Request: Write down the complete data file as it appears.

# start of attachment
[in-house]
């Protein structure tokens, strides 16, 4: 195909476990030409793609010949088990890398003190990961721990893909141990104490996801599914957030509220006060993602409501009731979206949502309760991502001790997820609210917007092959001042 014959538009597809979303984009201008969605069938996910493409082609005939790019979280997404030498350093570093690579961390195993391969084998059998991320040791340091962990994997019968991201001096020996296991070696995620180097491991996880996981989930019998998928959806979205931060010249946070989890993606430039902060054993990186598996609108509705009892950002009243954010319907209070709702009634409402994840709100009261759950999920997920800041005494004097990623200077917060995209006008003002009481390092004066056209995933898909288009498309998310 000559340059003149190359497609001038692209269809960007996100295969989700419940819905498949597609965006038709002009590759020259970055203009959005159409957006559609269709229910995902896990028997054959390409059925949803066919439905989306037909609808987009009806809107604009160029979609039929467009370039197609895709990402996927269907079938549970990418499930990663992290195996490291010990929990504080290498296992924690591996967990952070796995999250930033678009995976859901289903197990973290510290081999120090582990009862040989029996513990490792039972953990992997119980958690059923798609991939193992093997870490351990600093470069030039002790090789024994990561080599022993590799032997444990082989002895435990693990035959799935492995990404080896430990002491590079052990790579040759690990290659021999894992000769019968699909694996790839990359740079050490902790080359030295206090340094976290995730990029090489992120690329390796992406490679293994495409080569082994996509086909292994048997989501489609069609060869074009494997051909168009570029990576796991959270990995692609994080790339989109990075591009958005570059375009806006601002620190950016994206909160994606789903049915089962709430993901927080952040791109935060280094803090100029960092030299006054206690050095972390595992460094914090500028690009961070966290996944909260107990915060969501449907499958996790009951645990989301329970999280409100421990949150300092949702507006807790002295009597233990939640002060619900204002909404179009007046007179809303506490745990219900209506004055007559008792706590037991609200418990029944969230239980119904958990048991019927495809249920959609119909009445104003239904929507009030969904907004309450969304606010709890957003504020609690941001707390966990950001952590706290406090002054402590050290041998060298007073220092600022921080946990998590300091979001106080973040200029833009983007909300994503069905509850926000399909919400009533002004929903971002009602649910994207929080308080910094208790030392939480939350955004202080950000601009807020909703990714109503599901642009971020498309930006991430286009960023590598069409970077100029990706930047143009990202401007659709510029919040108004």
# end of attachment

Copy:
[in-house]
């Protein structure tokens, strides 16, 4: 195909476990030409793609010949088990890398003190990961721990893909141990104490996801599914957030509220006060993602409501009731979206949502309760991502001790997820609210917007092959001042 014959538009597809979303984009201008969605069938996910493409082609005939790019979280997404030498350093570093690579961390195993391969084998059998991320040791340091962990994997019968991201001096020996296991070696995620180097491991996880996981989930019998998928959806979205931060010249946070989890993606430039902060054993990186598996609108509705009892950002009243954010319907209070709702009634409402994840709100009261759950999920997920800041005494004097990623200077917060995209006008003002009481390092004066056209995933898909288009498309998310 000559340059003149190359497609001038692209269809960007996100295969989700419940819905498949597609965006038709002009590759020259970055203009959005159409957006559609269709229910995902896990028997054959390409059925949803066919439905989306037909609808987009009806809107604009160029979609039929467009370039197609895709990402996927269907079938549970990418499930990663992290195996490291010990929990504080290498296992924690591996967990952070796995999250930033678009995976859901289903197990973290510290081999120090582990009862040989029996513990490792039972953990992997119980958690059923798609991939193992093997870490351990600093470069030039002790090789024994990561080599022993590799032997444990082989002895435990693990035959799935492995990404080896430990002491590079052990790579040759690990290659021999894992000769019968699909694996790839990359740079050490902790080359030295206090340094976290995730990029090489992120690329390796992406490679293994495409080569082994996509086909292994048997989501489609069609060869074009494997051909168009570029990576796991959270990995692609994080790339989109990075591009958005570059375009806006601002620190950016994206909160994606789903049915089962709430993901927080952040791109935060280094803090100029960092030299006054206690050095972390595992460094914090500028690009961070966290996944909260107990915060969501449907499958996790009951645990989301329970999280409100421990949150300092949702507006807790002295009597233990939640002060619900204002909404179009007046007179809303506490745990219900209506004055007559008792706590037991609200418990029944969230239980119904958990048991019927495809249920959609119909009445104003239904929507009030969904907004309450969304606010709890957003504020609690941001707390966990950001952590706290406090002054402590050290041998060298007073220092600022921080946990998590300091979001106080973040200029833009983007909300994503069905509850926000399909919400009533002004929903971002009602649910994207929080308080910094208790030392939480939350955004202080950000601009807020909703990714109503599901642009971020498309930006991430286009960023590598069409970077100029990706930047143009990202401007659709510029919040108004």